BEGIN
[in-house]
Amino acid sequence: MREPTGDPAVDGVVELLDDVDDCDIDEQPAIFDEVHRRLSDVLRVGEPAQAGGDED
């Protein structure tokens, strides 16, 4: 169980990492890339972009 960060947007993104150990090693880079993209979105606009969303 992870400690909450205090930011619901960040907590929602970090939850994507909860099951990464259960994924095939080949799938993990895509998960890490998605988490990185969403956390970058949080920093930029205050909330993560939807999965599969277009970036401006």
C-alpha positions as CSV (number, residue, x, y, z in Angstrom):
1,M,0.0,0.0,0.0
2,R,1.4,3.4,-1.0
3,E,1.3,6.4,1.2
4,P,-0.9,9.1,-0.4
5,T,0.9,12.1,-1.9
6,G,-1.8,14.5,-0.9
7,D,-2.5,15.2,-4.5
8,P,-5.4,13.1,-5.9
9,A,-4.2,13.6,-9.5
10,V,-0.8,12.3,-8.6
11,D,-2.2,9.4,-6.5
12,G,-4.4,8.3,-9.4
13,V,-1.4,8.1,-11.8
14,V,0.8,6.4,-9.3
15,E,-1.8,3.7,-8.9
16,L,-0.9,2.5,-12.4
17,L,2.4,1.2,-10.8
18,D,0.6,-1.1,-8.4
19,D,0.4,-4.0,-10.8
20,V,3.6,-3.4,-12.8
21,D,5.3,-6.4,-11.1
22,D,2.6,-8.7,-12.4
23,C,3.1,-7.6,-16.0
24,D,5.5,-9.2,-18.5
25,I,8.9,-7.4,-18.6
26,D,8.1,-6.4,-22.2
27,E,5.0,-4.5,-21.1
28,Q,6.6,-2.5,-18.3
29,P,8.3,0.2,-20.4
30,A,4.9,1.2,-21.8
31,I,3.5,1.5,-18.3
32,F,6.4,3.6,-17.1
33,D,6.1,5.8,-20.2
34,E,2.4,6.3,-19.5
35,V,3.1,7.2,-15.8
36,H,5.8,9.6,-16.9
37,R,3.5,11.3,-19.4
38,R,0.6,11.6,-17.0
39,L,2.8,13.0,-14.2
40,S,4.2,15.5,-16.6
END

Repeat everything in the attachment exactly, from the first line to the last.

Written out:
[in-house]
Amino acid sequence: MREPTGDPAVDGVVELLDDVDDCDIDEQPAIFDEVHRRLSDVLRVGEPAQAGGDED
């Protein structure tokens, strides 16, 4: 169980990492890339972009 960060947007993104150990090693880079993209979105606009969303 992870400690909450205090930011619901960040907590929602970090939850994507909860099951990464259960994924095939080949799938993990895509998960890490998605988490990185969403956390970058949080920093930029205050909330993560939807999965599969277009970036401006």
C-alpha positions as CSV (number, residue, x, y, z in Angstrom):
1,M,0.0,0.0,0.0
2,R,1.4,3.4,-1.0
3,E,1.3,6.4,1.2
4,P,-0.9,9.1,-0.4
5,T,0.9,12.1,-1.9
6,G,-1.8,14.5,-0.9
7,D,-2.5,15.2,-4.5
8,P,-5.4,13.1,-5.9
9,A,-4.2,13.6,-9.5
10,V,-0.8,12.3,-8.6
11,D,-2.2,9.4,-6.5
12,G,-4.4,8.3,-9.4
13,V,-1.4,8.1,-11.8
14,V,0.8,6.4,-9.3
15,E,-1.8,3.7,-8.9
16,L,-0.9,2.5,-12.4
17,L,2.4,1.2,-10.8
18,D,0.6,-1.1,-8.4
19,D,0.4,-4.0,-10.8
20,V,3.6,-3.4,-12.8
21,D,5.3,-6.4,-11.1
22,D,2.6,-8.7,-12.4
23,C,3.1,-7.6,-16.0
24,D,5.5,-9.2,-18.5
25,I,8.9,-7.4,-18.6
26,D,8.1,-6.4,-22.2
27,E,5.0,-4.5,-21.1
28,Q,6.6,-2.5,-18.3
29,P,8.3,0.2,-20.4
30,A,4.9,1.2,-21.8
31,I,3.5,1.5,-18.3
32,F,6.4,3.6,-17.1
33,D,6.1,5.8,-20.2
34,E,2.4,6.3,-19.5
35,V,3.1,7.2,-15.8
36,H,5.8,9.6,-16.9
37,R,3.5,11.3,-19.4
38,R,0.6,11.6,-17.0
39,L,2.8,13.0,-14.2
40,S,4.2,15.5,-16.6